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The backbone of any society’s law and order machinery lies within its police force. These men and women don the uniform, uphold justice, and safeguard the peace, often at great personal risk. But behind the badge lies a human being, one who deserves fair compensation, respect, and support from the very government they serve. The recent impasse between the New Zealand Police Association and the government regarding pay increases underscores a critical issue that cannot be overlooked.

In a nation where the spectre of violent crime looms large and shows no signs of abating despite the tough talking new coalition government, the importance of a well-equipped, physically and mentally healthy, and adequately compensated police force cannot be overstated. The promise of a crackdown on crime by the coalition government was met with optimism by many, but it appears that the reality on the ground is far from matching those expectations. While efforts to bolster police numbers are commendable, they are inevitably undermined by the concerning rate of attrition within the force.

New Zealanders are witnessing a troubling trend: seasoned officers, disillusioned and disheartened, are seeking opportunities elsewhere, particularly across the Tasman. Australia’s Northern Territories beckon with enticing relocation packages, reportedly up to $20,000, and substantially higher wages, creating a magnetic pull that New Zealand’s police force finds hard to resist. This exodus not only depletes the ranks but also saps the morale of those who remain, creating a vicious cycle that threatens to undermine the very fabric of law enforcement in the country.

The recent rejection of the government’s pay offer by the Police Association speaks volumes about the growing discontent within the force. Words like “insulting,” “demoralising,” and “farcical” paint a grim picture of the current state of affairs. It’s not just about the numbers on a pay slip; it’s about recognition, respect, and dignity for the sacrifices made every day in the line of duty.

The proposed $5000 increase to base wages, backdated to November last year, followed by a four per cent pay rise starting from July next year, falls short of addressing the pressing concerns voiced by the Police Association. When compared to the earnings of professionals in other fields with similar experience levels, the glaring disparity is undeniable. A six-year police constable earning $22,000 less than a nurse or social worker with equivalent tenure is not just a discrepancy; it’s a travesty of fair play.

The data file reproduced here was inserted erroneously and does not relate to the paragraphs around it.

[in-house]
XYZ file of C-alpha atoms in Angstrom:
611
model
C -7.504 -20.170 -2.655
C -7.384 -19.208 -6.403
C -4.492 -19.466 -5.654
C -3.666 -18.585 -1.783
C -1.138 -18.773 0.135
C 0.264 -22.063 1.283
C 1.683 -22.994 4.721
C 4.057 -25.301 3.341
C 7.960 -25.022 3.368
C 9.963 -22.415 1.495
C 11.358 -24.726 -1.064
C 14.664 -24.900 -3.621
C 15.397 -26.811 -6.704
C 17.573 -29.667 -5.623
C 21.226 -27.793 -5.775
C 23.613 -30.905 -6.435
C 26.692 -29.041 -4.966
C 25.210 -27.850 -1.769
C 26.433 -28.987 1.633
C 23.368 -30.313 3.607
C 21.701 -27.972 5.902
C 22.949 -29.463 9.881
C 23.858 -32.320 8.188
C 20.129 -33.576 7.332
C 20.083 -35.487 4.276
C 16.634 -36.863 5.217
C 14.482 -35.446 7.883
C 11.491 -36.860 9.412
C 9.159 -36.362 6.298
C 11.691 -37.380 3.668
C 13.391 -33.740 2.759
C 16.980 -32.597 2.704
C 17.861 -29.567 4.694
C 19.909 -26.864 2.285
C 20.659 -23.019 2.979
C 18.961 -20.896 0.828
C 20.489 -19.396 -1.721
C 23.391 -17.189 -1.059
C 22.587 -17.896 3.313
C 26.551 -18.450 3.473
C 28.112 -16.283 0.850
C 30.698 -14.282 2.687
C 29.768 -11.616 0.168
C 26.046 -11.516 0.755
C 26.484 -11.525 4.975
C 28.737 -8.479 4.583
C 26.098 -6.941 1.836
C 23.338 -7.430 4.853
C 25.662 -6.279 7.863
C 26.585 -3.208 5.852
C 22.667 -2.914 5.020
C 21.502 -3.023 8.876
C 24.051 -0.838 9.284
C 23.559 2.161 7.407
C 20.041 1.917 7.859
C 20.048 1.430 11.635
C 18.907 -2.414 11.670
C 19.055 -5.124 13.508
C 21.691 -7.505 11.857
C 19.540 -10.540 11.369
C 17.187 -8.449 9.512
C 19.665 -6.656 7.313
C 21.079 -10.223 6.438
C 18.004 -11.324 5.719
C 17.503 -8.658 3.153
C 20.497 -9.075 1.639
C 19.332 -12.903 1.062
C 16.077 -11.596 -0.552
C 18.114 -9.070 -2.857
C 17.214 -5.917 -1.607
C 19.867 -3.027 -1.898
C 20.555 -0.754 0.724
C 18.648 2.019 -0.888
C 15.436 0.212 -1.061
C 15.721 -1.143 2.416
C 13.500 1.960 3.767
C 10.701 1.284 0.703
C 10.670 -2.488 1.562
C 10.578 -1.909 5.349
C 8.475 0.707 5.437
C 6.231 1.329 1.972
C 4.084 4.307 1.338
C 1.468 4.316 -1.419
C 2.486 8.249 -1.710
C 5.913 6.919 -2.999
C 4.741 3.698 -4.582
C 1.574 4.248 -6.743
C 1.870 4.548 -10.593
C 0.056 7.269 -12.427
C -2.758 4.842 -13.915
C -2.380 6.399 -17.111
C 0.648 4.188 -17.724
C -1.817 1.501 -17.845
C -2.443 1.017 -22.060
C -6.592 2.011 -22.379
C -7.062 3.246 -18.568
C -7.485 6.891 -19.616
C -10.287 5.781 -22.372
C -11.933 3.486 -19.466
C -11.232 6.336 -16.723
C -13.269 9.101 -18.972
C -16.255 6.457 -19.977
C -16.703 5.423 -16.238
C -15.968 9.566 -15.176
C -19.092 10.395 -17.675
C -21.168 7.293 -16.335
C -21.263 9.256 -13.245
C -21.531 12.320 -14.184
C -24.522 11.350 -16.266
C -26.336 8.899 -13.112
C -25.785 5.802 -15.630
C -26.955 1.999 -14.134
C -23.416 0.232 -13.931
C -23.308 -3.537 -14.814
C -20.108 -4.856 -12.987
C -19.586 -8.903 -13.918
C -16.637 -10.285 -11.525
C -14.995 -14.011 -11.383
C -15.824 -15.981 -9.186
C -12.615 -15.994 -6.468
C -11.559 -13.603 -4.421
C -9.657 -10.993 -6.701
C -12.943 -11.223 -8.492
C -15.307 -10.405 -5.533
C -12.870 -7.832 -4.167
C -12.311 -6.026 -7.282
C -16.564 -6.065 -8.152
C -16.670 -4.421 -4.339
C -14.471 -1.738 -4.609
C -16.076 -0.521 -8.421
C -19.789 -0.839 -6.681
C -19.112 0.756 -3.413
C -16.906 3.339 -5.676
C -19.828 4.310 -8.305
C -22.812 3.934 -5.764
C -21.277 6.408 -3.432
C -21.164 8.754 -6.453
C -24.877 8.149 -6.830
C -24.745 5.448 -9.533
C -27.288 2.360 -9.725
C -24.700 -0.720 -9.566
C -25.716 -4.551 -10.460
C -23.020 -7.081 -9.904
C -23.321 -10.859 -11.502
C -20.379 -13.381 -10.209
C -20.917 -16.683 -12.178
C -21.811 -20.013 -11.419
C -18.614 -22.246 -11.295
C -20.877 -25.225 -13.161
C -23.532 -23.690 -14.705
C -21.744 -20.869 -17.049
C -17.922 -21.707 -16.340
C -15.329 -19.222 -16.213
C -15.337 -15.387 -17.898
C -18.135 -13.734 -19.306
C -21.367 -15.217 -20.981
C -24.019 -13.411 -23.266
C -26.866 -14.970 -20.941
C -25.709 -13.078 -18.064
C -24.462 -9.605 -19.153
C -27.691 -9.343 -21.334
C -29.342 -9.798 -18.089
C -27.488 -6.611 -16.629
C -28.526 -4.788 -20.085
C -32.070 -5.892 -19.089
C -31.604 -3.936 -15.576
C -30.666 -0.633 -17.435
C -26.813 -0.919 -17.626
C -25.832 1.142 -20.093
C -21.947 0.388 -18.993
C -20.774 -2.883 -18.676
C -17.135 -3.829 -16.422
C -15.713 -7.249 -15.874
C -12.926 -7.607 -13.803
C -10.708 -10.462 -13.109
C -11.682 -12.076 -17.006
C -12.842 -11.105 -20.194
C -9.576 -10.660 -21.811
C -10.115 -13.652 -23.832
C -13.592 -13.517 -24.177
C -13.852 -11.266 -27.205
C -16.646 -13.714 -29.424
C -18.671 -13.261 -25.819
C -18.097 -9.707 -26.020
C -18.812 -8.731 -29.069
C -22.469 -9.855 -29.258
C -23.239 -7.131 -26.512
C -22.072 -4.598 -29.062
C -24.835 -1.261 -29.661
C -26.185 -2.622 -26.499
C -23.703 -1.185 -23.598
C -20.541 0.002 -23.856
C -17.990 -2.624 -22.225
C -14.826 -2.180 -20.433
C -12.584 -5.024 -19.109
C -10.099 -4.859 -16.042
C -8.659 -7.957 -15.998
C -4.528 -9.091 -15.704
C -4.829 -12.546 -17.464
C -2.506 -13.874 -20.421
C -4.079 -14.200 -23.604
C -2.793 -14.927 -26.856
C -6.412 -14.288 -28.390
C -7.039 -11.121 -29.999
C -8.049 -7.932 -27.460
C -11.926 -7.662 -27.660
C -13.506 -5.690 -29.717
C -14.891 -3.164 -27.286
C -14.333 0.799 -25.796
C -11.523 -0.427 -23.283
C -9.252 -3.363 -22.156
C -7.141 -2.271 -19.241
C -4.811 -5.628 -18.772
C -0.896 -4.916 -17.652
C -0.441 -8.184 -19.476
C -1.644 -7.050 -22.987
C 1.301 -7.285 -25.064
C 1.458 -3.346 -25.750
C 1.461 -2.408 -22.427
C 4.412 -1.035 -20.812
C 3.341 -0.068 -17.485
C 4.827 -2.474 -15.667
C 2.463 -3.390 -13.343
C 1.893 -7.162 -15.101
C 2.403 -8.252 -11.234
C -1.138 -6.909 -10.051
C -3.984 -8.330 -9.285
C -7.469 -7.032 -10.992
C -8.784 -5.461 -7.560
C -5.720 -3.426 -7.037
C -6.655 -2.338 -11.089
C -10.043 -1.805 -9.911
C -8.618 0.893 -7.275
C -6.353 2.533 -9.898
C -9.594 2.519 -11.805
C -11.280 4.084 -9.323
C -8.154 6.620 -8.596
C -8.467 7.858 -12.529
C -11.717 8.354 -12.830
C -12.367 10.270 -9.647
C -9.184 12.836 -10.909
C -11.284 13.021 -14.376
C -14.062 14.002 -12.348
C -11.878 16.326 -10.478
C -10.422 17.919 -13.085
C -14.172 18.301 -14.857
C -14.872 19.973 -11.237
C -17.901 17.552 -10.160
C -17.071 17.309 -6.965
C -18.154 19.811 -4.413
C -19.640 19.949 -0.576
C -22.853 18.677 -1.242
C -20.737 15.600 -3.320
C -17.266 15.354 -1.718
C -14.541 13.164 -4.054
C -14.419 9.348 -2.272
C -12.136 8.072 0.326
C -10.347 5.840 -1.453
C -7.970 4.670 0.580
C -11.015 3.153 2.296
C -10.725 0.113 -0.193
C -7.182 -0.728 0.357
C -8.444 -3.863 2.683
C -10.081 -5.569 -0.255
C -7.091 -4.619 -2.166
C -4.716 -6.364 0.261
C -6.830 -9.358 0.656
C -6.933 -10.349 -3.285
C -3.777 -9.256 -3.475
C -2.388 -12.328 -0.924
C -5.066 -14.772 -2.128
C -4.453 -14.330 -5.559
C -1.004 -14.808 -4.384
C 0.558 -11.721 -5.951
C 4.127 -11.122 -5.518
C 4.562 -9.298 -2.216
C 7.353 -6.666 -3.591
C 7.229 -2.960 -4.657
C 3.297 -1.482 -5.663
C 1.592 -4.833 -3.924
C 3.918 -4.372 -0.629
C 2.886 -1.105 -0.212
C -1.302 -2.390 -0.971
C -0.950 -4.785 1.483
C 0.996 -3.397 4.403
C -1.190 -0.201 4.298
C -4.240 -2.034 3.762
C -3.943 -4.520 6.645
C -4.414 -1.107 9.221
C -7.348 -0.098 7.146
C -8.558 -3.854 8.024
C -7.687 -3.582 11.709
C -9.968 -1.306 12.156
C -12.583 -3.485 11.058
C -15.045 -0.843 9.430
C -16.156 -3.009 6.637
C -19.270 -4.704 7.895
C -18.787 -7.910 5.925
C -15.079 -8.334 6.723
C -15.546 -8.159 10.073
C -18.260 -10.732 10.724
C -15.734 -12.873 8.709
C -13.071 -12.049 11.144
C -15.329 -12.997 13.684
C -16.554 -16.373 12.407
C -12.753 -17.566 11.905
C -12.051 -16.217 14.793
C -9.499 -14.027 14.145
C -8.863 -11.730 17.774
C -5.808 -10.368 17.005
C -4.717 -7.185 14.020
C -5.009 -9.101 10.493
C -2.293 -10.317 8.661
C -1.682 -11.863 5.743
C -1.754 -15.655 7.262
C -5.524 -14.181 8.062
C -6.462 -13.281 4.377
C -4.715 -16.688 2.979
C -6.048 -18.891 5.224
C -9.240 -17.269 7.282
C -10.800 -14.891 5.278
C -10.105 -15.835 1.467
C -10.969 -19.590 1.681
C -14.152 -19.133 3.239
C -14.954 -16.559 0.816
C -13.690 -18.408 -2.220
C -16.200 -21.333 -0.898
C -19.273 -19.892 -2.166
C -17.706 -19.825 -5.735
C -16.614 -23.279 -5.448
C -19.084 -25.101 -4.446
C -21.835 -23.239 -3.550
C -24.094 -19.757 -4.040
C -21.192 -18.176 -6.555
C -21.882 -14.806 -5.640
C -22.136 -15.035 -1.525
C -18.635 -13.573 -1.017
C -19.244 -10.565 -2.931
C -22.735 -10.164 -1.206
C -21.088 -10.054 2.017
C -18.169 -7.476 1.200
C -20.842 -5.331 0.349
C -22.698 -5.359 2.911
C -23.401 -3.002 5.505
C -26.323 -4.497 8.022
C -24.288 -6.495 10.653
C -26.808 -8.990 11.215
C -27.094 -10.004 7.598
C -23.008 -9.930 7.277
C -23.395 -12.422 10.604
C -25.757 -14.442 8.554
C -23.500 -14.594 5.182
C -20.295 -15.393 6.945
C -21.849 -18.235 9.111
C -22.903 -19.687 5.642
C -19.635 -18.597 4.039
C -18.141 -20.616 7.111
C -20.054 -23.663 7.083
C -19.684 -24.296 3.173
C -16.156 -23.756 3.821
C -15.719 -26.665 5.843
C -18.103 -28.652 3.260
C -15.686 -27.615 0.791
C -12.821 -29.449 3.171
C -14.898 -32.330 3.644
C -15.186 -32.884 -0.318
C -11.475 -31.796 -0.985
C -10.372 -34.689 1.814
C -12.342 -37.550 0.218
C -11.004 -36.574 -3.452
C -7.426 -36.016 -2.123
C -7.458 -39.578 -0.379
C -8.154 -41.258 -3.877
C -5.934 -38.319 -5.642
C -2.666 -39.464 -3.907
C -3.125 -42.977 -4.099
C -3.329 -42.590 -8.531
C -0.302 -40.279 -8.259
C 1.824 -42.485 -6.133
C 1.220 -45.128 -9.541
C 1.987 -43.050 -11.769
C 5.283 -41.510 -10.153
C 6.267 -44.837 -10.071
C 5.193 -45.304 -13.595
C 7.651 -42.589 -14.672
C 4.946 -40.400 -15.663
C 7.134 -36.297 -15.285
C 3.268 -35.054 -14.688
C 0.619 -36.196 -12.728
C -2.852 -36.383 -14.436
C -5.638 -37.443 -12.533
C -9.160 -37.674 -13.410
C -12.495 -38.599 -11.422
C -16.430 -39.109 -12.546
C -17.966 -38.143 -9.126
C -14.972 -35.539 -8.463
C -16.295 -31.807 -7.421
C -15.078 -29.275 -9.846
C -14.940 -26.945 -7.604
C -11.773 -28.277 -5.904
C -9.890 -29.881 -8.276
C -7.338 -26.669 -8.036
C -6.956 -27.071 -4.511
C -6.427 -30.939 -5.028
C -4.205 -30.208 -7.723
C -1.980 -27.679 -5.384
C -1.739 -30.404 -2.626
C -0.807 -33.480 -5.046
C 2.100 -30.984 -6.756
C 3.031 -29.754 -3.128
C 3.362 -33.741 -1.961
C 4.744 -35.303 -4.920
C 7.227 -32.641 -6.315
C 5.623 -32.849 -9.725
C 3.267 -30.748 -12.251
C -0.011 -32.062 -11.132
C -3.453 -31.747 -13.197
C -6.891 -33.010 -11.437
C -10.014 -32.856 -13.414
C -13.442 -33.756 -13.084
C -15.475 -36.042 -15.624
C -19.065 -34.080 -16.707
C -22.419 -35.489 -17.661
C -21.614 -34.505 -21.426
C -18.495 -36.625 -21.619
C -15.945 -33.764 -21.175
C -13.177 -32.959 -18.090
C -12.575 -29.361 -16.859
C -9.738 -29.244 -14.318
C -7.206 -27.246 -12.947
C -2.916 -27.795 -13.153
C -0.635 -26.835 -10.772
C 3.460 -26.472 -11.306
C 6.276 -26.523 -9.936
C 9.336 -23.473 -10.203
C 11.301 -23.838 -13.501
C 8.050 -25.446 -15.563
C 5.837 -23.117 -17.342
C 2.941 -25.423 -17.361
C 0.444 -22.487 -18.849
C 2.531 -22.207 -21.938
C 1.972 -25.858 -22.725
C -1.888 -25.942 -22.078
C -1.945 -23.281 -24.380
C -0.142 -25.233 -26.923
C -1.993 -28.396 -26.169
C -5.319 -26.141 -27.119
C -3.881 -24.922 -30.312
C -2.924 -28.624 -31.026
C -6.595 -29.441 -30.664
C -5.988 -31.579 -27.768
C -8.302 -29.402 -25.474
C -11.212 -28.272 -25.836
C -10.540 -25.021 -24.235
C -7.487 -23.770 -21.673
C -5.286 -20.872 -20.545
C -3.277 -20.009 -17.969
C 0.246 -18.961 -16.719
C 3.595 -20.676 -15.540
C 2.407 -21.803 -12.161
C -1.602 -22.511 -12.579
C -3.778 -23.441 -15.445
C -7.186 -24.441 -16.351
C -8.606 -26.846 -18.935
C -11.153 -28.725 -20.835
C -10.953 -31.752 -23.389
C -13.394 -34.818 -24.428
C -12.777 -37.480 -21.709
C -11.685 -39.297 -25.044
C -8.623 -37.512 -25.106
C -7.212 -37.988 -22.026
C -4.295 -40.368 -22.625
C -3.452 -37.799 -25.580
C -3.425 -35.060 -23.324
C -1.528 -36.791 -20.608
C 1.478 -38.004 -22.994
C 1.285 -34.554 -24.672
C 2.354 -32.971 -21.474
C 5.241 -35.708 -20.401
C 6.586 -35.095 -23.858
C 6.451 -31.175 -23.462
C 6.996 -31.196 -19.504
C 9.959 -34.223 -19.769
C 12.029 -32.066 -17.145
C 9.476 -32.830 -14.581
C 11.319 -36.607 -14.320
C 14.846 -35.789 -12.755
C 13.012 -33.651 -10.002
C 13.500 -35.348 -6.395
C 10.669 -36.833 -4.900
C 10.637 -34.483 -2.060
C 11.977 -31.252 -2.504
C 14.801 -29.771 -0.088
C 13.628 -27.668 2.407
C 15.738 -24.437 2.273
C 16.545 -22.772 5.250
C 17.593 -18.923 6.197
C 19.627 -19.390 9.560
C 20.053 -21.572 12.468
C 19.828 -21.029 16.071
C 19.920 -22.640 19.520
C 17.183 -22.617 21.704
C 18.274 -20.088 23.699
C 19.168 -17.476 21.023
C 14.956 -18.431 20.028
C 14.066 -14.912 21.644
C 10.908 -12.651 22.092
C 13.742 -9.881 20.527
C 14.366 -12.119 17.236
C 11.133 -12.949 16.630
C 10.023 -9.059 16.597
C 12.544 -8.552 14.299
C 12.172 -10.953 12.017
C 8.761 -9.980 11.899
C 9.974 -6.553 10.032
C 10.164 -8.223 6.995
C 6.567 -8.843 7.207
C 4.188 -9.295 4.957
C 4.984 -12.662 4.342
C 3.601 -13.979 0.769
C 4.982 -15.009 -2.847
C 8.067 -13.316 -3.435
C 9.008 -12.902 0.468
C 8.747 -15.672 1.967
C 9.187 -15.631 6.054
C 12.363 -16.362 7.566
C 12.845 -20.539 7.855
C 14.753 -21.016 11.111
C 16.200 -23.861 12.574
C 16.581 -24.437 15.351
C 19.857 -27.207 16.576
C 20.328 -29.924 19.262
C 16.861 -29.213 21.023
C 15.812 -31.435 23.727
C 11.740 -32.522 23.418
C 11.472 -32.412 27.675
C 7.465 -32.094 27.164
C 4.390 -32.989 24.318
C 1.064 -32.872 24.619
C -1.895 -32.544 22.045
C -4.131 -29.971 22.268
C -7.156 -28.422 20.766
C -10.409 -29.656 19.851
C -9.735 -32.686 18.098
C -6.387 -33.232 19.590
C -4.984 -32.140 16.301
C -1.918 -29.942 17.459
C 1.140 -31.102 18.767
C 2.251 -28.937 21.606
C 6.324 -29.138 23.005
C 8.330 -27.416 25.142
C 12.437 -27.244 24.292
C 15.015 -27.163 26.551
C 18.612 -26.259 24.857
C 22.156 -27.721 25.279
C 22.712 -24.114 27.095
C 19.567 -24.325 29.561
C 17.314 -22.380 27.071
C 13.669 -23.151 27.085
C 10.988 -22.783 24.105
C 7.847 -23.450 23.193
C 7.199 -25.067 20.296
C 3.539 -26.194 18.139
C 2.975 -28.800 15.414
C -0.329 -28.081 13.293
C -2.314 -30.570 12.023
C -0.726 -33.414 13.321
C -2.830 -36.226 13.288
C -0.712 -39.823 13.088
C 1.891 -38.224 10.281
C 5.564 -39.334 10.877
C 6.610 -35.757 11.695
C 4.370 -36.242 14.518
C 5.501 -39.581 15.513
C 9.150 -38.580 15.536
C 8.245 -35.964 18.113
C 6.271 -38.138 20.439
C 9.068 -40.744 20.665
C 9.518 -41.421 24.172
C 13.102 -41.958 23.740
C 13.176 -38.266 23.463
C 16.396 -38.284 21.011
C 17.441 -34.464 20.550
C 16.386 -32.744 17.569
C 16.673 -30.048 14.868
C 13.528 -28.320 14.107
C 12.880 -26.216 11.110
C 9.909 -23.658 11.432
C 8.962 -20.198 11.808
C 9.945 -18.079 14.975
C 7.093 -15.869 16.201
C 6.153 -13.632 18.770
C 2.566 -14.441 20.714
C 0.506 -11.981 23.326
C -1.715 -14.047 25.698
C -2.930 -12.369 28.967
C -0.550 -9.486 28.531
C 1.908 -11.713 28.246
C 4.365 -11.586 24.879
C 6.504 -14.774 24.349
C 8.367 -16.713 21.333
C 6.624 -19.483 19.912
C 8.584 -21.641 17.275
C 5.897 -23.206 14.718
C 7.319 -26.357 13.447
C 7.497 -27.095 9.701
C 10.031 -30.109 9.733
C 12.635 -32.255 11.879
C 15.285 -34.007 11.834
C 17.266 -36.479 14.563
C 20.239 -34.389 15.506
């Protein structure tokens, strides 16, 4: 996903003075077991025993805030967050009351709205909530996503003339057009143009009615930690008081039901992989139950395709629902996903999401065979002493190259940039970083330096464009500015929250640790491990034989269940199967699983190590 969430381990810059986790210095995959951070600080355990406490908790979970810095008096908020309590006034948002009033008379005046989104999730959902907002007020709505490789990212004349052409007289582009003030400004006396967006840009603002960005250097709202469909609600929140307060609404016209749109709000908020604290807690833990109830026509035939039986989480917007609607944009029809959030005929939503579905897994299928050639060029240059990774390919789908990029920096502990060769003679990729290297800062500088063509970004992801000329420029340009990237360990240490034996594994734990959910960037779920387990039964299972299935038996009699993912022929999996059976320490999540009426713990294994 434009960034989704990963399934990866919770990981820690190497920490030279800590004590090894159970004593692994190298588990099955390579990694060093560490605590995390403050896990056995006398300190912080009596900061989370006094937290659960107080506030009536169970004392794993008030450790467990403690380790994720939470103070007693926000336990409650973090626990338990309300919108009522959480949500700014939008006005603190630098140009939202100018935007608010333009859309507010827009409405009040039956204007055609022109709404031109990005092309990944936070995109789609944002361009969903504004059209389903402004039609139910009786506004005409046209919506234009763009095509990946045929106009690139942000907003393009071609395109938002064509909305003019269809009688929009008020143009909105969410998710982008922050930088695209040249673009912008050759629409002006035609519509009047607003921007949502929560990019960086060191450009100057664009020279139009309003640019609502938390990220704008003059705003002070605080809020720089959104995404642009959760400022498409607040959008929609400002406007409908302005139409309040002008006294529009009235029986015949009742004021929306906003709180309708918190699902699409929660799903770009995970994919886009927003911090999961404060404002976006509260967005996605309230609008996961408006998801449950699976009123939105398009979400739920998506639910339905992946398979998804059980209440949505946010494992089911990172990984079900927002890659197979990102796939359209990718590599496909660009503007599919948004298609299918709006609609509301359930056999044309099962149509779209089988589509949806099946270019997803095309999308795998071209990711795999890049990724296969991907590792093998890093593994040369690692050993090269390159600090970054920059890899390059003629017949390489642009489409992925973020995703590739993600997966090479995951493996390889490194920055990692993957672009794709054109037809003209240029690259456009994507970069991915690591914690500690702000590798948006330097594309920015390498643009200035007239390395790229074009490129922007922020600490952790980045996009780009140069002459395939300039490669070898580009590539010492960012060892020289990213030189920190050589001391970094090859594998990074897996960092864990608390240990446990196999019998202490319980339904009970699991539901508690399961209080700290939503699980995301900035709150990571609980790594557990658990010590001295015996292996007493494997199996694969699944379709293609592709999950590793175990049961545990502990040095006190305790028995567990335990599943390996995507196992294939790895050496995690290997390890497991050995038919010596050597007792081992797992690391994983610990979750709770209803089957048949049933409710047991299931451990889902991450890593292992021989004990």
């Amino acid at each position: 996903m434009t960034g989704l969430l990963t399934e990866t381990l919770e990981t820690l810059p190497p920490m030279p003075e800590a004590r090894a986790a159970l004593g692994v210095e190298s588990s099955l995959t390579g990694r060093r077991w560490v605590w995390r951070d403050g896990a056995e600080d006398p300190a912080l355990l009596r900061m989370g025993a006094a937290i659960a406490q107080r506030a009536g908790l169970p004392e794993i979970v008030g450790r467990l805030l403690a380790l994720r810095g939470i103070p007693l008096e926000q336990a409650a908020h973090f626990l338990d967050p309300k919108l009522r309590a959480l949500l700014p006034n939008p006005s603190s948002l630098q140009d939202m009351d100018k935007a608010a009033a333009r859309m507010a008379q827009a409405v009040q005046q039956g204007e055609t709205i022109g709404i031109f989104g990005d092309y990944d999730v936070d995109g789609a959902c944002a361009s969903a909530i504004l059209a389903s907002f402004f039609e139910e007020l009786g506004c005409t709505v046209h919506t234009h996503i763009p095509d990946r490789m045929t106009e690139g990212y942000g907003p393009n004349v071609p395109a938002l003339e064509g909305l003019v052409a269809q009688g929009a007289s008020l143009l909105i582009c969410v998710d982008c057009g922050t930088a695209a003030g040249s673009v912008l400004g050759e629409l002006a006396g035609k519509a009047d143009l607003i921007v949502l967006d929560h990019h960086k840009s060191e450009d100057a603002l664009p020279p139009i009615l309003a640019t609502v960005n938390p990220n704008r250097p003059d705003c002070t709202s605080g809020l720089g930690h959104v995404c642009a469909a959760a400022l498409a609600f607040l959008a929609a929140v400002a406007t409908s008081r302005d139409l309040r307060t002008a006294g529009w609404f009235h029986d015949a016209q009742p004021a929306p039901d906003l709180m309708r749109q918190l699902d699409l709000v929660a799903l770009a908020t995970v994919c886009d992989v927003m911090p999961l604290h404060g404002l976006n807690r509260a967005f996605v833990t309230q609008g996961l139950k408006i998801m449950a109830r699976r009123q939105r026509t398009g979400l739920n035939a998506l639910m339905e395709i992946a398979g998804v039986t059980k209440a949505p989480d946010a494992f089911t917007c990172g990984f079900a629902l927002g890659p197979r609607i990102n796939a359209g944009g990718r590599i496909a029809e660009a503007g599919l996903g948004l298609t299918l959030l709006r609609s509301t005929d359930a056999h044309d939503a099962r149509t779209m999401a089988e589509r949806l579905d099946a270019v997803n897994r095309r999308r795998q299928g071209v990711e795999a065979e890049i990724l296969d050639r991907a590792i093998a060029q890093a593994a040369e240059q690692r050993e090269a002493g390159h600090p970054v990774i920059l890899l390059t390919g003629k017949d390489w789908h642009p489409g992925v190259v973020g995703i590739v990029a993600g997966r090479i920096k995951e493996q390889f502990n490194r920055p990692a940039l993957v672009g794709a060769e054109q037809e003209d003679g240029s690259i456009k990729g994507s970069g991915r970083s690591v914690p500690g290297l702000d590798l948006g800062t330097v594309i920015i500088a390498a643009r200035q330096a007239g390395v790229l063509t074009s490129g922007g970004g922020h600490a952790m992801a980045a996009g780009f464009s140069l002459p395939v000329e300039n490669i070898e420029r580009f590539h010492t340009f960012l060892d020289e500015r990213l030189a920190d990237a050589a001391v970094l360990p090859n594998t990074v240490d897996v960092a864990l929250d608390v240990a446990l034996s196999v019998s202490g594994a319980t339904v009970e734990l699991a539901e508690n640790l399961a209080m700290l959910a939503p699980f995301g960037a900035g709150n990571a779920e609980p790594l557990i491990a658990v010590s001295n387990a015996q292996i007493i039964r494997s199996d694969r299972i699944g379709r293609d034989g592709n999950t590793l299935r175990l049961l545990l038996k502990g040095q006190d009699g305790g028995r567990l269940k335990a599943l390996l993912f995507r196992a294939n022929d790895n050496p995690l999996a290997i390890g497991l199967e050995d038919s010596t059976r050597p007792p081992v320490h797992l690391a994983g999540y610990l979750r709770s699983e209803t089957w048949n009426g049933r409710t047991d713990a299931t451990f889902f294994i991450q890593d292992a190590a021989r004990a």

Worse, the proposed four per cent pay increase fails to keep pace with inflation, further eroding the purchasing power of police officers already grappling with rising living costs. Inflation rates exceeding the proposed pay rise only exacerbate the financial strain faced by those tasked with upholding the law. It’s a slap in the face to those who put their lives on the line day in and day out, expecting nothing more than fair compensation for their dedication and service.

The repercussions of this deadlock extend far beyond mere monetary considerations. An unhappy and demoralised police force spells trouble for any country. It undermines public confidence in law enforcement, erodes community trust, and emboldens criminals. When those sworn to protect and serve feel undervalued and neglected, the consequences reverberate throughout society, breeding resentment and disillusionment.

There’s a real risk of a snowball effect as more officers contemplate leaving for greener pastures abroad. The potential loss of experienced personnel not only weakens the effectiveness of law enforcement but also places an additional burden on those left behind, exacerbating an already precarious situation.

It’s time for the government to heed the voices of its police force and take meaningful action to address their legitimate grievances. Fair pay, adequate resources, and a supportive work environment are not just lofty ideals but fundamental necessities for a functioning society. A nation’s strength lies in the well-being of its citizens, and neglecting those tasked with upholding the rule of law imperils the very foundation upon which a civilized society stands. The time for action is now, before irreparable damage is done to the fabric of New Zealand’s law enforcement and the safety of its people hangs in the balance.

First appeared in the Indian Weekender of 14 March 2024